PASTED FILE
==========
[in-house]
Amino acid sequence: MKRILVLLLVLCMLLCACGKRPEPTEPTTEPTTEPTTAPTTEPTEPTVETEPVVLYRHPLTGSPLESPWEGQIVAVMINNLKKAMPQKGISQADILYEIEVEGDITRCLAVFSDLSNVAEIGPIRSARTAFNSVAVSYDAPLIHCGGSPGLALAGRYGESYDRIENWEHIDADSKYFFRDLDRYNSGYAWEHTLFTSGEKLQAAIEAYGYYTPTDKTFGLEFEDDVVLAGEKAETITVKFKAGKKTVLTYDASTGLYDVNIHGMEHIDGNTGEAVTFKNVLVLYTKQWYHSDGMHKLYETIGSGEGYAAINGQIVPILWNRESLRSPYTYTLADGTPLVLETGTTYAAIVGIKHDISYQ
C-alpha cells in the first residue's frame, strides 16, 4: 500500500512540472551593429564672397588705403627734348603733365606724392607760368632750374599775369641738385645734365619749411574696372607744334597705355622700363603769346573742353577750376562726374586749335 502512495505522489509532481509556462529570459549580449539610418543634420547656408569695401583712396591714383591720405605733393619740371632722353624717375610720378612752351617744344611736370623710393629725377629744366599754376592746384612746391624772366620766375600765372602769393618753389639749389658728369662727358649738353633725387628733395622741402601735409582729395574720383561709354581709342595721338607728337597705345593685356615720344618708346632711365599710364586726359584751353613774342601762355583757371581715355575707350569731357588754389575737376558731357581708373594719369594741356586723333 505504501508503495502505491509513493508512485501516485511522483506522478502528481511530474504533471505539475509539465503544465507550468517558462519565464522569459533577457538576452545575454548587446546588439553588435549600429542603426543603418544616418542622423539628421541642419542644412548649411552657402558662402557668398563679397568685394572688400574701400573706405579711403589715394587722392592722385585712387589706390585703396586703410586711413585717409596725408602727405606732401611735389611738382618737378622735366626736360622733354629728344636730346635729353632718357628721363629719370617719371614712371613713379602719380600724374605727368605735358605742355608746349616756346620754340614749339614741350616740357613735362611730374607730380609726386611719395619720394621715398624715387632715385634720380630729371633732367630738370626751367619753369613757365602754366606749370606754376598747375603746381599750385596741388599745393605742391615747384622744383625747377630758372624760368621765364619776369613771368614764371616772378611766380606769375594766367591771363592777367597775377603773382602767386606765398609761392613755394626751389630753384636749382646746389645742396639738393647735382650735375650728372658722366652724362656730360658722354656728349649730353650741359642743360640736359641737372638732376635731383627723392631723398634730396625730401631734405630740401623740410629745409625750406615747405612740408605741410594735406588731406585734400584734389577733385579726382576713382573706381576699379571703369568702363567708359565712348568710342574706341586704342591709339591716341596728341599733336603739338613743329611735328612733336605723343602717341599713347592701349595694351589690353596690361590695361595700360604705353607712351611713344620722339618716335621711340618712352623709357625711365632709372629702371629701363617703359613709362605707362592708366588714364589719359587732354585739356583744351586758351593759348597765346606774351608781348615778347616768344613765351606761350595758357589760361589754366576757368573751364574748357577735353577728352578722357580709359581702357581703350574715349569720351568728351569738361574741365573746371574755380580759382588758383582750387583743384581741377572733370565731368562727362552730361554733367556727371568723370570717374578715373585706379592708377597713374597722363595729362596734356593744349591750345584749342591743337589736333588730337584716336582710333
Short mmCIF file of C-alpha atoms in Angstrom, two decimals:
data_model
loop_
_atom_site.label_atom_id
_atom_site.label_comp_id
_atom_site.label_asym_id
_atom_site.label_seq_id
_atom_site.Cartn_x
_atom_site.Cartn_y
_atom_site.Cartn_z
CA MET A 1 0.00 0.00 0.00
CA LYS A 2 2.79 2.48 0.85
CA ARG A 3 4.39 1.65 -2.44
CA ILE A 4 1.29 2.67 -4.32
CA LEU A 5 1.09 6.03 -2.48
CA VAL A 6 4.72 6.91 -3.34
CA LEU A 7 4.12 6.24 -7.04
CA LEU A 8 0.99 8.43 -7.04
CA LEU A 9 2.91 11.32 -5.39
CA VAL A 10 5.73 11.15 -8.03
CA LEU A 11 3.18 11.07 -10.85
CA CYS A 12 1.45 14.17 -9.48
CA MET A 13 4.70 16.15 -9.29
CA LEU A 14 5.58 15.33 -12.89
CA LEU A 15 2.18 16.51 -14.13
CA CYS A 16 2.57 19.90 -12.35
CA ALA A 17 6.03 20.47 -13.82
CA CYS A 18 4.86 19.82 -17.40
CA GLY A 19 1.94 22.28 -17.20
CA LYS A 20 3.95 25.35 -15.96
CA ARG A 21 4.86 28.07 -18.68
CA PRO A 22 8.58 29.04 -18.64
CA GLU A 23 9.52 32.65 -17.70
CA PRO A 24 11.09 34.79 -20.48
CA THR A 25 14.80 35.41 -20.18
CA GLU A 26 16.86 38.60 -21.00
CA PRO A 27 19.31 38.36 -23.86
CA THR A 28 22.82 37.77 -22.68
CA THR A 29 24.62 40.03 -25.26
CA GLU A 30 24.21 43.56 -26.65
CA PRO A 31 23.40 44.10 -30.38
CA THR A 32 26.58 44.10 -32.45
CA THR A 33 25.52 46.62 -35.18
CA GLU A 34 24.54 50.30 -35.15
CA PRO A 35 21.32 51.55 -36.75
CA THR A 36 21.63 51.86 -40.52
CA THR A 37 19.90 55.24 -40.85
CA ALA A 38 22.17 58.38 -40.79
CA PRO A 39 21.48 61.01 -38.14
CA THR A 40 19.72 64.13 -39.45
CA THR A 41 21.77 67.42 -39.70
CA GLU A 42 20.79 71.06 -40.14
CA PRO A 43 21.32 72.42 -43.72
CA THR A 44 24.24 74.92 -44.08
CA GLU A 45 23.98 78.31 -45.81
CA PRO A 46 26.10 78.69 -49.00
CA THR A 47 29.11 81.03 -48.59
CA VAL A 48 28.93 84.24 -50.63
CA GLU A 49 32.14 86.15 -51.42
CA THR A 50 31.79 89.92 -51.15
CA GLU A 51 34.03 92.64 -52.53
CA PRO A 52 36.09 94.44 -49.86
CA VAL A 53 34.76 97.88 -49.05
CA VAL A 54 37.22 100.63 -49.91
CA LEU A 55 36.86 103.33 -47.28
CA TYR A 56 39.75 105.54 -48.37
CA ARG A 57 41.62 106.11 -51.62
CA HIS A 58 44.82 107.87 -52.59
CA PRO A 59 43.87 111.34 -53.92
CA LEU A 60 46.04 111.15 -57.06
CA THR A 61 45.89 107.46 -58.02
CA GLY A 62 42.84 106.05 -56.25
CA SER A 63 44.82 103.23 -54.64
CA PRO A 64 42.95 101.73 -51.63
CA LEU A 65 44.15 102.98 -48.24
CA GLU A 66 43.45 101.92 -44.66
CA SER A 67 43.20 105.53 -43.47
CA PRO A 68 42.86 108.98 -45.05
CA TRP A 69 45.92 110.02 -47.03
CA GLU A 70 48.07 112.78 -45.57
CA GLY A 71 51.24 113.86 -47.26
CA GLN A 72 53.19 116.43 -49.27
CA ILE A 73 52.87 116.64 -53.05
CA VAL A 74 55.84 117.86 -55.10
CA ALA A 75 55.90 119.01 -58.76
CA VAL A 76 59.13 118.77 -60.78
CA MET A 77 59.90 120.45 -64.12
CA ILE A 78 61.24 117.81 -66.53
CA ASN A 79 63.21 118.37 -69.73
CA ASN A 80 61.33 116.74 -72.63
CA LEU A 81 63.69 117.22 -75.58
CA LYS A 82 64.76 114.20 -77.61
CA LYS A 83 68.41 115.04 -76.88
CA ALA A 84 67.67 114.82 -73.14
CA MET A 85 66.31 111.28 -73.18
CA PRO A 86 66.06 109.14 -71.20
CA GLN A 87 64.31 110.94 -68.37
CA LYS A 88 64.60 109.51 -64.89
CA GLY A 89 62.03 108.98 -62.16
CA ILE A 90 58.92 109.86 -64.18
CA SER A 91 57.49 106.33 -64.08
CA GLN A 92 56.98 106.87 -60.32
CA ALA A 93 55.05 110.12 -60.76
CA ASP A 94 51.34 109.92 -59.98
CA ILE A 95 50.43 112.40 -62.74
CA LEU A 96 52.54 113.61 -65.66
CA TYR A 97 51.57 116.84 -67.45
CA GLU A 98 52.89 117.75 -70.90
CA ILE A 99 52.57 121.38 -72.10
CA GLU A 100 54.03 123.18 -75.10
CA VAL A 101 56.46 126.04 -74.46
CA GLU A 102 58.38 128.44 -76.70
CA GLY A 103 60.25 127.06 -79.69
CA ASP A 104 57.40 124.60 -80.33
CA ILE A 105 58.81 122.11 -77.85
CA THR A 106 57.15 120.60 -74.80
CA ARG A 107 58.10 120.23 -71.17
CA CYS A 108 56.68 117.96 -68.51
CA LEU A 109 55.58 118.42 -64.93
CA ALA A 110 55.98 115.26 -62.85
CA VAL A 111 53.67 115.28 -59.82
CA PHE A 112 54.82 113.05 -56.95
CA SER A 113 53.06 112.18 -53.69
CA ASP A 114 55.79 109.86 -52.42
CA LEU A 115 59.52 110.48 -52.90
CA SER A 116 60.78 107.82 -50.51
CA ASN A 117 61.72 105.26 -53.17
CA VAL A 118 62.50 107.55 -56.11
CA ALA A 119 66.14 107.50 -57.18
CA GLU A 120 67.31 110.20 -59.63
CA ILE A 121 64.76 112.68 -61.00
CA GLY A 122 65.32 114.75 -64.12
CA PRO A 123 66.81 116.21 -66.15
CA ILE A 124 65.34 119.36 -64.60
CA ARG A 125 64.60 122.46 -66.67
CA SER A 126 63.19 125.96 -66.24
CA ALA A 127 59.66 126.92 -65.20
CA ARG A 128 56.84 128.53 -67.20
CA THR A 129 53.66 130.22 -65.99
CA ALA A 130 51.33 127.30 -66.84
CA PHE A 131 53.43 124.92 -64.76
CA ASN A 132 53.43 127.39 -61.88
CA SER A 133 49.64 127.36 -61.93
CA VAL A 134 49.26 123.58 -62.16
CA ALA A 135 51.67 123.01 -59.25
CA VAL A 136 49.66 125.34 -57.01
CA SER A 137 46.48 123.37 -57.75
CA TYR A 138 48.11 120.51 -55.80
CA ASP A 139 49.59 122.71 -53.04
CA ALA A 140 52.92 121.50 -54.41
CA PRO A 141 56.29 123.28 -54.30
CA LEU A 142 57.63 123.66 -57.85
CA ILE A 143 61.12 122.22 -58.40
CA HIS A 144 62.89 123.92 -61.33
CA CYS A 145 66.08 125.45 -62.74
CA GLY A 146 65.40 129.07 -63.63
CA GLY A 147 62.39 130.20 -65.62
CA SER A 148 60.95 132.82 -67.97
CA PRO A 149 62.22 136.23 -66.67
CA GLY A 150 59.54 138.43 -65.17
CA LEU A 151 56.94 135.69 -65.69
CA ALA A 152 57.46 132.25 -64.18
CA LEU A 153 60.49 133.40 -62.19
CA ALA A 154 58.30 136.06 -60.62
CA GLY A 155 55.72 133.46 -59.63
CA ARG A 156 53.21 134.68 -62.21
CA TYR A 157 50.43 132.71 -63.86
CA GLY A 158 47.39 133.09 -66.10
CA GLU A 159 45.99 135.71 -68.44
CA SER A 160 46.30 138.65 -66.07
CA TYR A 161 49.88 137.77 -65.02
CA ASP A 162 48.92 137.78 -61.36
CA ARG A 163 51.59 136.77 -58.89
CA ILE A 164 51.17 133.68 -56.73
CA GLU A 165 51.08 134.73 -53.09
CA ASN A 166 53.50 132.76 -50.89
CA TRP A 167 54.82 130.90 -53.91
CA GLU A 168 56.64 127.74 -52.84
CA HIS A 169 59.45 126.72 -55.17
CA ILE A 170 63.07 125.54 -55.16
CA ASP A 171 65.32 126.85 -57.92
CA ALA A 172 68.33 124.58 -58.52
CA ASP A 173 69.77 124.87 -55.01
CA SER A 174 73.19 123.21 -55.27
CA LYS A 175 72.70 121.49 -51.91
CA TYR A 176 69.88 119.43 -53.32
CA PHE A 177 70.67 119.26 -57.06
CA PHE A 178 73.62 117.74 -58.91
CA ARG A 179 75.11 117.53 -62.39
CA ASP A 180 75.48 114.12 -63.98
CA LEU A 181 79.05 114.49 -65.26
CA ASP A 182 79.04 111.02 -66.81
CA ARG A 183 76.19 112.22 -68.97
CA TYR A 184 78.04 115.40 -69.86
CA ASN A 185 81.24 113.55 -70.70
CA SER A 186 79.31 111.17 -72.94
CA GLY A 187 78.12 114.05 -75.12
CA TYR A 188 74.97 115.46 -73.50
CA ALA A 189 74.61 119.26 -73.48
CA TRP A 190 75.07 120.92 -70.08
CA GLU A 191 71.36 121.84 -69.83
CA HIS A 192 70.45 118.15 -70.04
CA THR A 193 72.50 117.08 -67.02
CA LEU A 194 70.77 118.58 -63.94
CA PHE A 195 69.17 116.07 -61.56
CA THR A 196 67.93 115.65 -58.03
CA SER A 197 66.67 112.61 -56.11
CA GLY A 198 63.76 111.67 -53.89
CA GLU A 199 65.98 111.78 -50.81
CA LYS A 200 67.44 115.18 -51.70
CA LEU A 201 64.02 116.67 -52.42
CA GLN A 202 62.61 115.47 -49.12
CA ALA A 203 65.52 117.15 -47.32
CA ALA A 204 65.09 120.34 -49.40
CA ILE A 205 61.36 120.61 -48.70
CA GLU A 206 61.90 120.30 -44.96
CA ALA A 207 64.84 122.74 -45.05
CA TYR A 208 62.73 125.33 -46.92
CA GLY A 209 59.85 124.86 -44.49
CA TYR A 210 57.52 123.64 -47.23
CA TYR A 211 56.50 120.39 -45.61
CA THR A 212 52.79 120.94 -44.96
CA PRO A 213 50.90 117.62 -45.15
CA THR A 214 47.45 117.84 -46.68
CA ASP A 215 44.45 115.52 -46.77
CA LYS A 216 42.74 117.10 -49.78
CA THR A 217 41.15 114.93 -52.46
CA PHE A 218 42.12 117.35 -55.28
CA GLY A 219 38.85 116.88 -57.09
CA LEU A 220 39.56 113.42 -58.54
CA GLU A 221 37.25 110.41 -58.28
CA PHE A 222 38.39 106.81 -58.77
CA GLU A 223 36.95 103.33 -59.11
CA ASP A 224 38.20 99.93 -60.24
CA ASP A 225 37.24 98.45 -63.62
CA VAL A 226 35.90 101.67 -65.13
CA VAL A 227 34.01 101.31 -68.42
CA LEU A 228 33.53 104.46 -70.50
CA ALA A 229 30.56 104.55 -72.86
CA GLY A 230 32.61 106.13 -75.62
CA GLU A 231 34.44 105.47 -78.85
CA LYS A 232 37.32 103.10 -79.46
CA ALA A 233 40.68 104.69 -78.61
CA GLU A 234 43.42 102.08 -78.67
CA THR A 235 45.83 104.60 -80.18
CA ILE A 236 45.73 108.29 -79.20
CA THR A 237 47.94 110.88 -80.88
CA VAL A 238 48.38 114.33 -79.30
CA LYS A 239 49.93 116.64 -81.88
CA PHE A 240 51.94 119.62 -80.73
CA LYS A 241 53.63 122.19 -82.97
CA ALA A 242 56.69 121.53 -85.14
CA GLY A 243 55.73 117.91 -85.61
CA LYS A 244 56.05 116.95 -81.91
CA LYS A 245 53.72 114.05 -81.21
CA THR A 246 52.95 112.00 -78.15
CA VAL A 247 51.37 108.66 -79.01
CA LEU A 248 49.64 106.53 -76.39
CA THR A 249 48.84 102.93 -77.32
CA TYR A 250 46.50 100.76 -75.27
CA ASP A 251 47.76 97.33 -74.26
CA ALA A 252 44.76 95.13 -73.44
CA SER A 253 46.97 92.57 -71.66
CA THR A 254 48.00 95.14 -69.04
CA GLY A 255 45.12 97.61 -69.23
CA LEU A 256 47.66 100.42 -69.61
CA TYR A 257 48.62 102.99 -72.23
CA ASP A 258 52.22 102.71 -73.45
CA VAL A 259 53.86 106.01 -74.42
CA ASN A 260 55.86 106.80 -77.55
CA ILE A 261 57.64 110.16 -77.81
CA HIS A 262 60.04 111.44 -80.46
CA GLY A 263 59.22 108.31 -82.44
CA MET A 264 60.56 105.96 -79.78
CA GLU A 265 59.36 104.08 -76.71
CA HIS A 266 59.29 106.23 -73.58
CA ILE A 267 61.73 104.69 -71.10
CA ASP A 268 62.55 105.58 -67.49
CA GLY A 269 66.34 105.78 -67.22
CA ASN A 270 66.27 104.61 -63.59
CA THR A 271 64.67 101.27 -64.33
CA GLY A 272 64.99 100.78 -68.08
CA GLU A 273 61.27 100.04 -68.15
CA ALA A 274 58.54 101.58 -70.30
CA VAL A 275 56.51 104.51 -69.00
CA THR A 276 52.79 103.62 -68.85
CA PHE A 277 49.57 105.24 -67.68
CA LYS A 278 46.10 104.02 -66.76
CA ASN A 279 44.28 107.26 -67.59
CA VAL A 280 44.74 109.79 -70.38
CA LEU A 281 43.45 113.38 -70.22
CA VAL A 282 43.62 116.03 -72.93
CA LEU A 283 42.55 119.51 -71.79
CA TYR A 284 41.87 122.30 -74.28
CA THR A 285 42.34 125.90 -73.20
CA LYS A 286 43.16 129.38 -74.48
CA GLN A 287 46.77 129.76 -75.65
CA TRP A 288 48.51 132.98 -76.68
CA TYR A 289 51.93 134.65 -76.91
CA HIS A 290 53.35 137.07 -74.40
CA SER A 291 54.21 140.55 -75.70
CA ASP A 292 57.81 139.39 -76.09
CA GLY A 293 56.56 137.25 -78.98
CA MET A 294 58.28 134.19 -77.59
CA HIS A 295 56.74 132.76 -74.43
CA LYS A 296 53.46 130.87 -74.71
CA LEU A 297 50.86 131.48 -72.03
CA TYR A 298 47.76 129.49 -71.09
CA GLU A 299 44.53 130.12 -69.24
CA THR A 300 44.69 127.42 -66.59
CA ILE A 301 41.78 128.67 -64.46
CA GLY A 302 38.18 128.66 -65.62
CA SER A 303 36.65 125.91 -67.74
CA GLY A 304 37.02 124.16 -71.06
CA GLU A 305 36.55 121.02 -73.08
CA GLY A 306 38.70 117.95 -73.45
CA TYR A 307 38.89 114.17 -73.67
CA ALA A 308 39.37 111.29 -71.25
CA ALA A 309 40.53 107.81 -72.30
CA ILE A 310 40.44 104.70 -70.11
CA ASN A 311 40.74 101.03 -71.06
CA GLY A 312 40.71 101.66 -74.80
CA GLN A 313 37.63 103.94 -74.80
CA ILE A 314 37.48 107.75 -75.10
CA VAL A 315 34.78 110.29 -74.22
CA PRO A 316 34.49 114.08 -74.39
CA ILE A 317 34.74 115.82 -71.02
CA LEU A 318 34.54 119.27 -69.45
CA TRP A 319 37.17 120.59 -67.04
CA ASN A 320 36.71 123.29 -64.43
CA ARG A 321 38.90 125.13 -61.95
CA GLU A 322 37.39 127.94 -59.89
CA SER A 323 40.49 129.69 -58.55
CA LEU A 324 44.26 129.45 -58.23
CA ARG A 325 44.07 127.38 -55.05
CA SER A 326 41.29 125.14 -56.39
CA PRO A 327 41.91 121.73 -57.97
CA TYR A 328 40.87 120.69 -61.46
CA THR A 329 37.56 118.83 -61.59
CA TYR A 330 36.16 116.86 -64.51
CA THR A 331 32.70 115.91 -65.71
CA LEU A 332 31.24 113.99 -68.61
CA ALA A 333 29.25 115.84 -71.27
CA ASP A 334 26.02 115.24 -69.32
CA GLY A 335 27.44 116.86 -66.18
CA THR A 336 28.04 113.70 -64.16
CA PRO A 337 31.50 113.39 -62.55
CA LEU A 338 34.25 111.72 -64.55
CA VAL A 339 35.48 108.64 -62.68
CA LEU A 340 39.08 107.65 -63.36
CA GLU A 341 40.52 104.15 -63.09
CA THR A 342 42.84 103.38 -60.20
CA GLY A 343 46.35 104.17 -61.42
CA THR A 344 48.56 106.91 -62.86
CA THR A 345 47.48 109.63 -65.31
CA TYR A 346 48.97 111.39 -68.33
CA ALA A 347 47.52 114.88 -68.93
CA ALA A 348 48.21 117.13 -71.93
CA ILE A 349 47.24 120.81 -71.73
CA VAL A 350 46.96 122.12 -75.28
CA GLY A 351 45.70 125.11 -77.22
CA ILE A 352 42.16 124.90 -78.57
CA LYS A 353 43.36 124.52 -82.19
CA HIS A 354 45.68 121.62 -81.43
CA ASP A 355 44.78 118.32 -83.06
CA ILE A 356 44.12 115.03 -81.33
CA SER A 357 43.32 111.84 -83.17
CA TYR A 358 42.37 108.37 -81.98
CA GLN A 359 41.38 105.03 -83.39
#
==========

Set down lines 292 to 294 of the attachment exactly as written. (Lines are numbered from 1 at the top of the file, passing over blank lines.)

CA ASN A 279 44.28 107.26 -67.59
CA VAL A 280 44.74 109.79 -70.38
CA LEU A 281 43.45 113.38 -70.22